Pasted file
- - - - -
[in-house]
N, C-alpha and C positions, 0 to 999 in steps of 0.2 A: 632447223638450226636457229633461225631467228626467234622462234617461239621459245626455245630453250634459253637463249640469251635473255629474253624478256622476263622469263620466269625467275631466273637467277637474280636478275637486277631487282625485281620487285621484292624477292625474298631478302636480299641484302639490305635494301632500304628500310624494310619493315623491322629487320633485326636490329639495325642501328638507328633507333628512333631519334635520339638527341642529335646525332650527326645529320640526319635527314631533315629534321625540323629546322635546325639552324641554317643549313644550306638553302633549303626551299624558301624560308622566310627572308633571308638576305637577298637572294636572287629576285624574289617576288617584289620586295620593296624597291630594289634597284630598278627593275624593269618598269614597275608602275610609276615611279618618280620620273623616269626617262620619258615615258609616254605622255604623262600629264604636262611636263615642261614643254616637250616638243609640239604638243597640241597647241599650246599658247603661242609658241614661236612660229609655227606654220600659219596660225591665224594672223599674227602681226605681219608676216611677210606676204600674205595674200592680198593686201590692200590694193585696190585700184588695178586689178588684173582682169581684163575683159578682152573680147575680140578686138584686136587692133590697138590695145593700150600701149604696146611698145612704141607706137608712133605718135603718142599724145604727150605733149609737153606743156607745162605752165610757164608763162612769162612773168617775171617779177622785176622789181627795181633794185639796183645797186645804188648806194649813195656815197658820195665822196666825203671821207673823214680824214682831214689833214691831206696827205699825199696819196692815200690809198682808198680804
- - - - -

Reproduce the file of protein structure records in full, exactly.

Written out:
[in-house]
N, C-alpha and C positions, 0 to 999 in steps of 0.2 A: 632447223638450226636457229633461225631467228626467234622462234617461239621459245626455245630453250634459253637463249640469251635473255629474253624478256622476263622469263620466269625467275631466273637467277637474280636478275637486277631487282625485281620487285621484292624477292625474298631478302636480299641484302639490305635494301632500304628500310624494310619493315623491322629487320633485326636490329639495325642501328638507328633507333628512333631519334635520339638527341642529335646525332650527326645529320640526319635527314631533315629534321625540323629546322635546325639552324641554317643549313644550306638553302633549303626551299624558301624560308622566310627572308633571308638576305637577298637572294636572287629576285624574289617576288617584289620586295620593296624597291630594289634597284630598278627593275624593269618598269614597275608602275610609276615611279618618280620620273623616269626617262620619258615615258609616254605622255604623262600629264604636262611636263615642261614643254616637250616638243609640239604638243597640241597647241599650246599658247603661242609658241614661236612660229609655227606654220600659219596660225591665224594672223599674227602681226605681219608676216611677210606676204600674205595674200592680198593686201590692200590694193585696190585700184588695178586689178588684173582682169581684163575683159578682152573680147575680140578686138584686136587692133590697138590695145593700150600701149604696146611698145612704141607706137608712133605718135603718142599724145604727150605733149609737153606743156607745162605752165610757164608763162612769162612773168617775171617779177622785176622789181627795181633794185639796183645797186645804188648806194649813195656815197658820195665822196666825203671821207673823214680824214682831214689833214691831206696827205699825199696819196692815200690809198682808198680804